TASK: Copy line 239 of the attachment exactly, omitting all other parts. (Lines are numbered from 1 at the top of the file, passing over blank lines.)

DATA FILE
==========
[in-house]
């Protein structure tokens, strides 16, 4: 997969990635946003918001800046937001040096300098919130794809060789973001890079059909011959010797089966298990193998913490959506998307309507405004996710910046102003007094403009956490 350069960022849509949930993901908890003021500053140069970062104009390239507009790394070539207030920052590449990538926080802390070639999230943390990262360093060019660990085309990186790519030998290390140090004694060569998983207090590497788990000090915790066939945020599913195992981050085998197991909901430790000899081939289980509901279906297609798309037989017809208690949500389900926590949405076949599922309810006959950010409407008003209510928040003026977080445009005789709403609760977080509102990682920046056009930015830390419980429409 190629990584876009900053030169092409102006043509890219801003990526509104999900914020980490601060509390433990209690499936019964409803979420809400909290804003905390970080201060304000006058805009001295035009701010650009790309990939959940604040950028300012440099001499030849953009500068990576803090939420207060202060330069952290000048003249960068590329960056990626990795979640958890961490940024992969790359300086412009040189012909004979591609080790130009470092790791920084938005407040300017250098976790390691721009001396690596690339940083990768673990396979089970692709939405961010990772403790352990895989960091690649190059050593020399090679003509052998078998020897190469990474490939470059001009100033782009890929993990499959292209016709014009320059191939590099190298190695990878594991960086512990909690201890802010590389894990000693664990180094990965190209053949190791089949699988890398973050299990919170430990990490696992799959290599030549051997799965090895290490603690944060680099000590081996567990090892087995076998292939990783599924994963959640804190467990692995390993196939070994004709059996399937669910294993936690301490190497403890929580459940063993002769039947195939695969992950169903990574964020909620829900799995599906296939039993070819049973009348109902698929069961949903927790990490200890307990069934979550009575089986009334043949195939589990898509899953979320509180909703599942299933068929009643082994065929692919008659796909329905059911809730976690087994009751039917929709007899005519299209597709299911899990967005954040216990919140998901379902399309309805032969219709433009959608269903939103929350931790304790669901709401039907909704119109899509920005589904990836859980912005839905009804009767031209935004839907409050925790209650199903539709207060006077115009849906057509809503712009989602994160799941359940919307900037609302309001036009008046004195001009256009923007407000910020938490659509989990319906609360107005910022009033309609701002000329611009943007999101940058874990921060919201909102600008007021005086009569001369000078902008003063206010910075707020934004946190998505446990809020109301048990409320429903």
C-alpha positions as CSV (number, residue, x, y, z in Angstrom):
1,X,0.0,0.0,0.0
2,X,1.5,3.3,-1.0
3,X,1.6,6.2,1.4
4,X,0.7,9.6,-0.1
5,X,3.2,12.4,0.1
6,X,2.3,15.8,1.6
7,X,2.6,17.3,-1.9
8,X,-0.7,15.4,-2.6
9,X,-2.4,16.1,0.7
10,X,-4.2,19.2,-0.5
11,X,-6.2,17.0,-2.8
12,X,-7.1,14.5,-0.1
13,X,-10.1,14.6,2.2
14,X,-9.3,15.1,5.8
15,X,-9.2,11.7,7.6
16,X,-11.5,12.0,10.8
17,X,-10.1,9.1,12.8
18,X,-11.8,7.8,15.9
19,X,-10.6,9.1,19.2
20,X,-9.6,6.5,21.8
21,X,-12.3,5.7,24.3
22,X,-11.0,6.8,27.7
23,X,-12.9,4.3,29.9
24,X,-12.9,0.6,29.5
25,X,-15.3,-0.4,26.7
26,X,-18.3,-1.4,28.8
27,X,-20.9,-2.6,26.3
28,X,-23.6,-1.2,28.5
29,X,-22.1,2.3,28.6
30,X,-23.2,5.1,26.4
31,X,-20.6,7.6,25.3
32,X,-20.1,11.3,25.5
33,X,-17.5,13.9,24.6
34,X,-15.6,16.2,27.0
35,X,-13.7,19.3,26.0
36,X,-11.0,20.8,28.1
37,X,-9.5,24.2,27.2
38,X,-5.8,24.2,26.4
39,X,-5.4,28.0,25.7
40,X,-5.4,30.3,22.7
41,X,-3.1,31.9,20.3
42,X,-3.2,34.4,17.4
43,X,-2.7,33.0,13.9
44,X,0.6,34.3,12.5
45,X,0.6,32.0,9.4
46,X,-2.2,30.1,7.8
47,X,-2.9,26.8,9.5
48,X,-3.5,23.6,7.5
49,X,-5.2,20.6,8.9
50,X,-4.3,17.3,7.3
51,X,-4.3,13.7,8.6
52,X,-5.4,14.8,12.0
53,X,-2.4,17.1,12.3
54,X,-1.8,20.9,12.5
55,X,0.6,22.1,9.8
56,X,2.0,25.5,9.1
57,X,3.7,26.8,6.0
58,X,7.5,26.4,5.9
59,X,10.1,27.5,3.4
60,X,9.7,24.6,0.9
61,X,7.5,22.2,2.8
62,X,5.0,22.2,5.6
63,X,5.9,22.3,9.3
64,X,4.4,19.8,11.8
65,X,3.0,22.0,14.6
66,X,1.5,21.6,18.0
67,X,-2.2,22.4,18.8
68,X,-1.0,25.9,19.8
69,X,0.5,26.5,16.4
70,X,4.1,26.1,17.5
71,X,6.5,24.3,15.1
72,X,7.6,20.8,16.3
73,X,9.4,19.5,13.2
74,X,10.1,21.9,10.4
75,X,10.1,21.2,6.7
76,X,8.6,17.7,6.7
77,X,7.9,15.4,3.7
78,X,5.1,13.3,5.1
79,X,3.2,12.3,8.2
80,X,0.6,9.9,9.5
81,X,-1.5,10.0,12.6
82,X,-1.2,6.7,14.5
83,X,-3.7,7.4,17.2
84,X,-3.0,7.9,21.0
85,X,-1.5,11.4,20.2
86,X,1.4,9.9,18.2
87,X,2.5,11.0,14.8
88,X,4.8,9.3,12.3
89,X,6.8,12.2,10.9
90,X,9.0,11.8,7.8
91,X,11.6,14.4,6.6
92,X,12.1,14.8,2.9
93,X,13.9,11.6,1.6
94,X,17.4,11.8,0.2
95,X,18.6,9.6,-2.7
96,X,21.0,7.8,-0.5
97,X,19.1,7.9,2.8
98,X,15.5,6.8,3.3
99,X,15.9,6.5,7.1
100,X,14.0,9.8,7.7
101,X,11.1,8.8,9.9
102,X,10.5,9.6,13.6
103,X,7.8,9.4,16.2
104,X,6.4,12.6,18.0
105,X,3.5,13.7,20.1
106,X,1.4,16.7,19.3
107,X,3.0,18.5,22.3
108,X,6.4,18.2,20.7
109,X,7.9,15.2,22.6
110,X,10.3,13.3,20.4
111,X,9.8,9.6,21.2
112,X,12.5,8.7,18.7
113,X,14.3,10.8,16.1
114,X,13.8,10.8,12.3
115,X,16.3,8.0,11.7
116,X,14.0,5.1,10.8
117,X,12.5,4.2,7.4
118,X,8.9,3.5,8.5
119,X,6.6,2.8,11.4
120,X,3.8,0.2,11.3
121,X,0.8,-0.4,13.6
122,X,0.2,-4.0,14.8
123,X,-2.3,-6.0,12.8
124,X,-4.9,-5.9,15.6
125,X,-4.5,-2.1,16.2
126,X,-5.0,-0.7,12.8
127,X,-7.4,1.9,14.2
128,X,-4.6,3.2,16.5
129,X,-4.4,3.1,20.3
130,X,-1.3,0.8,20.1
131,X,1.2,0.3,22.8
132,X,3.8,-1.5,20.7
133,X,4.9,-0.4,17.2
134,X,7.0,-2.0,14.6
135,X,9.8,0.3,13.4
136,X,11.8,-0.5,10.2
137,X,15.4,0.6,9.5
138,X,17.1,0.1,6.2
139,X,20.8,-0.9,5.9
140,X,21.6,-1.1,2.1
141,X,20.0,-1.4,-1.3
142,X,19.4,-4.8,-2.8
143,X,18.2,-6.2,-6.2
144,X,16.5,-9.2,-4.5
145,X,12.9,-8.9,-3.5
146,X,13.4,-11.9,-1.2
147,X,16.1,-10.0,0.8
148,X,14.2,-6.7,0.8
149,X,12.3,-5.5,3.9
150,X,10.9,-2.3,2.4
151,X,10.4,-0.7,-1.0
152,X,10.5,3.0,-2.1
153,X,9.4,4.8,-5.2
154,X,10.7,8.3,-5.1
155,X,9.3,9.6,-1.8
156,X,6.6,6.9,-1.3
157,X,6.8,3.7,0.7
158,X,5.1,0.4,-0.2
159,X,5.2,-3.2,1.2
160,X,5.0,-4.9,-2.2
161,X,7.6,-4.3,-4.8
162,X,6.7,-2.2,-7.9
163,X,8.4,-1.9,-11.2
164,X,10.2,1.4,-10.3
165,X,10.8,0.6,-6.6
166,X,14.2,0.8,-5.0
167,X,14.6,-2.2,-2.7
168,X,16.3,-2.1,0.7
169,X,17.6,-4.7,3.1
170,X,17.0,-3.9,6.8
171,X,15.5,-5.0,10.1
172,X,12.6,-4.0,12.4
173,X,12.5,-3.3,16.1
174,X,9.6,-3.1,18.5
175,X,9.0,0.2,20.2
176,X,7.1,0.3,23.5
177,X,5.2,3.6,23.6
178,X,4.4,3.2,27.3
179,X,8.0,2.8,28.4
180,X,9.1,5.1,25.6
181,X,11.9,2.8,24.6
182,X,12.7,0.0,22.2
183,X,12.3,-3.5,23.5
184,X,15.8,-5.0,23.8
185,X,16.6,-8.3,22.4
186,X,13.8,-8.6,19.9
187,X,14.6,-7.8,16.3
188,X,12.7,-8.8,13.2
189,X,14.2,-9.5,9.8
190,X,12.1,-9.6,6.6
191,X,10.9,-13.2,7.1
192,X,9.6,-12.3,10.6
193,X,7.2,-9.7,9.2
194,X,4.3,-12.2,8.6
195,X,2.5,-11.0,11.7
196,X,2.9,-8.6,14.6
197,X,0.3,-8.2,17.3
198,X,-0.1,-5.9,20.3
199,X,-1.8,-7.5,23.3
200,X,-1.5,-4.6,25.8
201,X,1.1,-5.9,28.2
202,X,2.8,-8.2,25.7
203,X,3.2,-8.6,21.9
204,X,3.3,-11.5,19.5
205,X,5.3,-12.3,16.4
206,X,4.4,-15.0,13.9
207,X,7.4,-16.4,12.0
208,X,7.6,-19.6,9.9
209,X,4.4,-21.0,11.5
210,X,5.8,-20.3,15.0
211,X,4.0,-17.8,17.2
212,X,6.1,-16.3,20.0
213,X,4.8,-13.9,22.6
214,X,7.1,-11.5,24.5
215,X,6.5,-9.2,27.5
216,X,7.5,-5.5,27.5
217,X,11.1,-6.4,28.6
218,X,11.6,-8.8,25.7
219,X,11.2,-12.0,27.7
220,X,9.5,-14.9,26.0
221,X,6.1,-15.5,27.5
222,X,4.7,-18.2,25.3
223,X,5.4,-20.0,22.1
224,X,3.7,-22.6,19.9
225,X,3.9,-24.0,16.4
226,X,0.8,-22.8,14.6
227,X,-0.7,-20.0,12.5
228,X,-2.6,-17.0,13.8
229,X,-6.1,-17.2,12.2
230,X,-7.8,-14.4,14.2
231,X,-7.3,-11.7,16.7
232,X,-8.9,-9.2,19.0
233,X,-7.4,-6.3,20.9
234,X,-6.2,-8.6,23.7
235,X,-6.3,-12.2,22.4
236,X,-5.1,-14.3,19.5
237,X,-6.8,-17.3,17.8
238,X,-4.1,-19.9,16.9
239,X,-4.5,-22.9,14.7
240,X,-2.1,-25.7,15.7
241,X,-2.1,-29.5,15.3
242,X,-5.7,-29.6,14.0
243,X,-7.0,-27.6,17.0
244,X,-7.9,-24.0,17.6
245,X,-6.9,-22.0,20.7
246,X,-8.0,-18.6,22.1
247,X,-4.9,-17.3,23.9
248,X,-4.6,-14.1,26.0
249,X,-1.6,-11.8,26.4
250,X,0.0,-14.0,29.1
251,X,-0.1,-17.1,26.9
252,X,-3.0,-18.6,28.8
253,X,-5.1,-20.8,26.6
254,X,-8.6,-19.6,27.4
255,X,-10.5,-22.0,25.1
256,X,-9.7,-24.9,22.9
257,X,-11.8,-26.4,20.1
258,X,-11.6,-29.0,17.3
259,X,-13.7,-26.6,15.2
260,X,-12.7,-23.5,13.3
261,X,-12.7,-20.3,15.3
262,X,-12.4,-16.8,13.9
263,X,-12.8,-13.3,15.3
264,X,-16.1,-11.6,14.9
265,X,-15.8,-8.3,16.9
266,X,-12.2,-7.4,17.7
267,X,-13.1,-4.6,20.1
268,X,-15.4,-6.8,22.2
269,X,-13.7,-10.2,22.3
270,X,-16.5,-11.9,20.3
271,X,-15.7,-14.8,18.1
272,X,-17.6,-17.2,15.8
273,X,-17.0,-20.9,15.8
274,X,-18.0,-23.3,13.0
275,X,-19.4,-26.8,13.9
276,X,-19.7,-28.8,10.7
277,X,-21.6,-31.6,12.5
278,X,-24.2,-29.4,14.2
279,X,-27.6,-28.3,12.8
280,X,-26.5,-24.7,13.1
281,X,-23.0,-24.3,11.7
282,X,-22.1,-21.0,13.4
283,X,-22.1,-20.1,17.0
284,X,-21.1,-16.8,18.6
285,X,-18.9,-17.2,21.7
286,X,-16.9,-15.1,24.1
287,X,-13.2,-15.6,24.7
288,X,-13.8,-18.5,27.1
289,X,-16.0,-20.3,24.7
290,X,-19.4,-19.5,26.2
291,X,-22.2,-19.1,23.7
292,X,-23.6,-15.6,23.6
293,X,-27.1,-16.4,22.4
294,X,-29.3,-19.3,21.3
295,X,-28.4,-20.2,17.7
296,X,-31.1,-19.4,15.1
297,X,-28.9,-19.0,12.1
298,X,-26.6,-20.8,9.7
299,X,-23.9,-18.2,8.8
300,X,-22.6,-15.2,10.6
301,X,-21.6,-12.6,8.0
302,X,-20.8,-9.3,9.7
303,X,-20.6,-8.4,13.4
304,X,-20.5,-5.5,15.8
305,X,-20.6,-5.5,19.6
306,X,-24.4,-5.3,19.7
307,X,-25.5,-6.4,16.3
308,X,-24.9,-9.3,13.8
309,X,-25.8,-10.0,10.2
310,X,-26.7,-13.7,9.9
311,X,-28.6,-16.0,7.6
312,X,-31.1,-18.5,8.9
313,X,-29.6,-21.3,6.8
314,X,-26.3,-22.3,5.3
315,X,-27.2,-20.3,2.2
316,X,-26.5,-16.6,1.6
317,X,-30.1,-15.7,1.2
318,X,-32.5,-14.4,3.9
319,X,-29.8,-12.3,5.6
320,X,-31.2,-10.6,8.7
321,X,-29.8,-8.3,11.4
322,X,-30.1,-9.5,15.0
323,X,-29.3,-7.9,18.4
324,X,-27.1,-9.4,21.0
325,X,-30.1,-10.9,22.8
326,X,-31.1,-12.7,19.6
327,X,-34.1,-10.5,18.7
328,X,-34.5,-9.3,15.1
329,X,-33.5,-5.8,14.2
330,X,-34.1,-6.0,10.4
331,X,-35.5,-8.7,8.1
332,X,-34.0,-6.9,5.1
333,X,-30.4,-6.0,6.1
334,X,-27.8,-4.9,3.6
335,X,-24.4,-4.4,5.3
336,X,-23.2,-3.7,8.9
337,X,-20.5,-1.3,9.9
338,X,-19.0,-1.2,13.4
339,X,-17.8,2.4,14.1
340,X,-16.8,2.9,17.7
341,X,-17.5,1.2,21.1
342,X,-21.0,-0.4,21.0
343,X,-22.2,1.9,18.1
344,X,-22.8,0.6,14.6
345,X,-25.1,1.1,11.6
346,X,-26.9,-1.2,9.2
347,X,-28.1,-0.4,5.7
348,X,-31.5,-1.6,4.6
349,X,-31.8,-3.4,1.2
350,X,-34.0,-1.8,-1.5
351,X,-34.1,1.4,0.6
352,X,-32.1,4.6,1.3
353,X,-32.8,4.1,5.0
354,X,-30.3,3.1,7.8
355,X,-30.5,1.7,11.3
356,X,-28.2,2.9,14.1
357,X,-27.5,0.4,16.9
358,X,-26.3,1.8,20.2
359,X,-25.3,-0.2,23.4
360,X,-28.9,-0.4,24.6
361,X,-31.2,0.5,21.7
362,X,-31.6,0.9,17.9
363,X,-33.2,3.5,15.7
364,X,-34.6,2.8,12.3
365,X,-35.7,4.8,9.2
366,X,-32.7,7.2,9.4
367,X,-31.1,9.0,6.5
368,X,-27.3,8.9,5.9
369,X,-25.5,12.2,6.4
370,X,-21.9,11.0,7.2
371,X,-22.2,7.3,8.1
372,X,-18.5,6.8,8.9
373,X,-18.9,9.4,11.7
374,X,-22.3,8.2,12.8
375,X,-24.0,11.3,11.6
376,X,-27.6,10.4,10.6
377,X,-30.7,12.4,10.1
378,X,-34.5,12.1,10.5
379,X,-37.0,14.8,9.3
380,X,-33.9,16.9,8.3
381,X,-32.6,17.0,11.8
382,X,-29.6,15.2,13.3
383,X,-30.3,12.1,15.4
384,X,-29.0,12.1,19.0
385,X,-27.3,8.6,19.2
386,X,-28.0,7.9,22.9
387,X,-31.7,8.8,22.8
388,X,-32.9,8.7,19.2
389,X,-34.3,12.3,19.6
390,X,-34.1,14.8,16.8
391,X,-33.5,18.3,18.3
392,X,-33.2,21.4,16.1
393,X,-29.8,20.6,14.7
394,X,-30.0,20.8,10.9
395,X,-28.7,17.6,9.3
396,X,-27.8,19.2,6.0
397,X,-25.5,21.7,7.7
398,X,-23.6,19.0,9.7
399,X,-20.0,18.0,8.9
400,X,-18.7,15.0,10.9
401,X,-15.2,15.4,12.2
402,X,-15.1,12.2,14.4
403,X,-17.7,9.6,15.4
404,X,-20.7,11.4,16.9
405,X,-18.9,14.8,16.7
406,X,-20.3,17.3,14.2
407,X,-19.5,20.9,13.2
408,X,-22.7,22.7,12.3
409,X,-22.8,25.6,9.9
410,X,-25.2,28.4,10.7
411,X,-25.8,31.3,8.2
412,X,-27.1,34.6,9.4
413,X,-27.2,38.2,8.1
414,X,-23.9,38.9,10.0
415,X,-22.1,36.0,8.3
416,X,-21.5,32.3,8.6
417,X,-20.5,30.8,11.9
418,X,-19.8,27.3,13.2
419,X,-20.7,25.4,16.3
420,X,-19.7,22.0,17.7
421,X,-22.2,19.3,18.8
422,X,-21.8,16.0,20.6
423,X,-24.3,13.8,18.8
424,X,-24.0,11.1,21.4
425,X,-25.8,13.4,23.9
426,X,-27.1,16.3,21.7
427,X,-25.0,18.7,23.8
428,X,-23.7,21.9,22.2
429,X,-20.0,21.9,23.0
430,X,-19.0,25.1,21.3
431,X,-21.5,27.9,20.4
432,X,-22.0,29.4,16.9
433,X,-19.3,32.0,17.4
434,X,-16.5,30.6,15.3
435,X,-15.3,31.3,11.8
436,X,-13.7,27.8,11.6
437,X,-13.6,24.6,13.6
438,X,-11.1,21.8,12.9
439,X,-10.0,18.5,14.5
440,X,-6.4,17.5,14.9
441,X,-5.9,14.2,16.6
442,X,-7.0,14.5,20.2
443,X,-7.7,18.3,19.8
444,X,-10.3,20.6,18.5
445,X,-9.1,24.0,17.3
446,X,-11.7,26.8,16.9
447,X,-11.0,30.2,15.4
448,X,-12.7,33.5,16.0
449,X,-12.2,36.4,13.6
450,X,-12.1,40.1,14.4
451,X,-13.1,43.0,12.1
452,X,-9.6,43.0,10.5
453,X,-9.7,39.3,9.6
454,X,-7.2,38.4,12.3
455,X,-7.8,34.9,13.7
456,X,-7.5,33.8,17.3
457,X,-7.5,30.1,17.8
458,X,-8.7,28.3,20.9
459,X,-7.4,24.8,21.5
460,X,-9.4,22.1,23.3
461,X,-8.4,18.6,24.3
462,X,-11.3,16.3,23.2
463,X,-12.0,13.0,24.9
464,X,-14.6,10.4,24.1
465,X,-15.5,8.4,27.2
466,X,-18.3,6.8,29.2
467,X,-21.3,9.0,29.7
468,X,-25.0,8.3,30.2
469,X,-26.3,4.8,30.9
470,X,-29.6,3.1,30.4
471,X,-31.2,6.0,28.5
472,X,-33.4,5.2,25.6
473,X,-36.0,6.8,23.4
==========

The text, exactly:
236,X,-5.1,-14.3,19.5